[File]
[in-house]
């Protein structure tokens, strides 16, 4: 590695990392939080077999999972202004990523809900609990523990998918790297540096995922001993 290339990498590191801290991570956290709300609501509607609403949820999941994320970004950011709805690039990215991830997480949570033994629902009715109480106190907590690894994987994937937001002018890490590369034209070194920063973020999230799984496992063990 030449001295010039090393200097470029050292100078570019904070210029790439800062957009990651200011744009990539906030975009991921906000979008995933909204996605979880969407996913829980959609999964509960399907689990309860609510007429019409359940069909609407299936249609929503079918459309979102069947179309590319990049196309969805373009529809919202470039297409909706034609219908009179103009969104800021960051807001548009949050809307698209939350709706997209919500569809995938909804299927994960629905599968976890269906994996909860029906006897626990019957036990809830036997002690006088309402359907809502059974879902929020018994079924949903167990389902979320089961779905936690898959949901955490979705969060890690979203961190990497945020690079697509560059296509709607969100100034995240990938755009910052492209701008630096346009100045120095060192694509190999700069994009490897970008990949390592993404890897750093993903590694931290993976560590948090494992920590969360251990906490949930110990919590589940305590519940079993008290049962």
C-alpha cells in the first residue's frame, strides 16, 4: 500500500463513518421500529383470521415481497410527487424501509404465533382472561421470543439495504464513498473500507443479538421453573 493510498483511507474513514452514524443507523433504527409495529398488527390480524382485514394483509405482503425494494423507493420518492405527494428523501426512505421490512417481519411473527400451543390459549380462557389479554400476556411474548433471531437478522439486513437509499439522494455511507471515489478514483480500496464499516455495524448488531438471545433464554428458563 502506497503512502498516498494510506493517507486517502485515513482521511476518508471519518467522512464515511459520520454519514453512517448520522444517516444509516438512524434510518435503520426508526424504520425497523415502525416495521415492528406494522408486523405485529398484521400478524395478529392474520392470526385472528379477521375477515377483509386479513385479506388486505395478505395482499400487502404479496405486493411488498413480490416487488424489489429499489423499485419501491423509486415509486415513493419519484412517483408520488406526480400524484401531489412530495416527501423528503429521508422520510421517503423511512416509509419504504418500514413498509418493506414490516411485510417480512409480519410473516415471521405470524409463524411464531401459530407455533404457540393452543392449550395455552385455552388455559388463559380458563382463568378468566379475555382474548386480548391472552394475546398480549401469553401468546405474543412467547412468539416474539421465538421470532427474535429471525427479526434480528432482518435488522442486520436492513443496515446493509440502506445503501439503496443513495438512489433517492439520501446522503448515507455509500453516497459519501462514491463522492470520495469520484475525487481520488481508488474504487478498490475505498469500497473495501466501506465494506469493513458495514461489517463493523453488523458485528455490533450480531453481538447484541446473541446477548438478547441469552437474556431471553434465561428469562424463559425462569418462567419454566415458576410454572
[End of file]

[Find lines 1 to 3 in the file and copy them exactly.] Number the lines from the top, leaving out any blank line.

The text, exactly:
[in-house]
């Protein structure tokens, strides 16, 4: 590695990392939080077999999972202004990523809900609990523990998918790297540096995922001993 290339990498590191801290991570956290709300609501509607609403949820999941994320970004950011709805690039990215991830997480949570033994629902009715109480106190907590690894994987994937937001002018890490590369034209070194920063973020999230799984496992063990 030449001295010039090393200097470029050292100078570019904070210029790439800062957009990651200011744009990539906030975009991921906000979008995933909204996605979880969407996913829980959609999964509960399907689990309860609510007429019409359940069909609407299936249609929503079918459309979102069947179309590319990049196309969805373009529809919202470039297409909706034609219908009179103009969104800021960051807001548009949050809307698209939350709706997209919500569809995938909804299927994960629905599968976890269906994996909860029906006897626990019957036990809830036997002690006088309402359907809502059974879902929020018994079924949903167990389902979320089961779905936690898959949901955490979705969060890690979203961190990497945020690079697509560059296509709607969100100034995240990938755009910052492209701008630096346009100045120095060192694509190999700069994009490897970008990949390592993404890897750093993903590694931290993976560590948090494992920590969360251990906490949930110990919590589940305590519940079993008290049962």
C-alpha cells in the first residue's frame, strides 16, 4: 500500500463513518421500529383470521415481497410527487424501509404465533382472561421470543439495504464513498473500507443479538421453573 493510498483511507474513514452514524443507523433504527409495529398488527390480524382485514394483509405482503425494494423507493420518492405527494428523501426512505421490512417481519411473527400451543390459549380462557389479554400476556411474548433471531437478522439486513437509499439522494455511507471515489478514483480500496464499516455495524448488531438471545433464554428458563 502506497503512502498516498494510506493517507486517502485515513482521511476518508471519518467522512464515511459520520454519514453512517448520522444517516444509516438512524434510518435503520426508526424504520425497523415502525416495521415492528406494522408486523405485529398484521400478524395478529392474520392470526385472528379477521375477515377483509386479513385479506388486505395478505395482499400487502404479496405486493411488498413480490416487488424489489429499489423499485419501491423509486415509486415513493419519484412517483408520488406526480400524484401531489412530495416527501423528503429521508422520510421517503423511512416509509419504504418500514413498509418493506414490516411485510417480512409480519410473516415471521405470524409463524411464531401459530407455533404457540393452543392449550395455552385455552388455559388463559380458563382463568378468566379475555382474548386480548391472552394475546398480549401469553401468546405474543412467547412468539416474539421465538421470532427474535429471525427479526434480528432482518435488522442486520436492513443496515446493509440502506445503501439503496443513495438512489433517492439520501446522503448515507455509500453516497459519501462514491463522492470520495469520484475525487481520488481508488474504487478498490475505498469500497473495501466501506465494506469493513458495514461489517463493523453488523458485528455490533450480531453481538447484541446473541446477548438478547441469552437474556431471553434465561428469562424463559425462569418462567419454566415458576410454572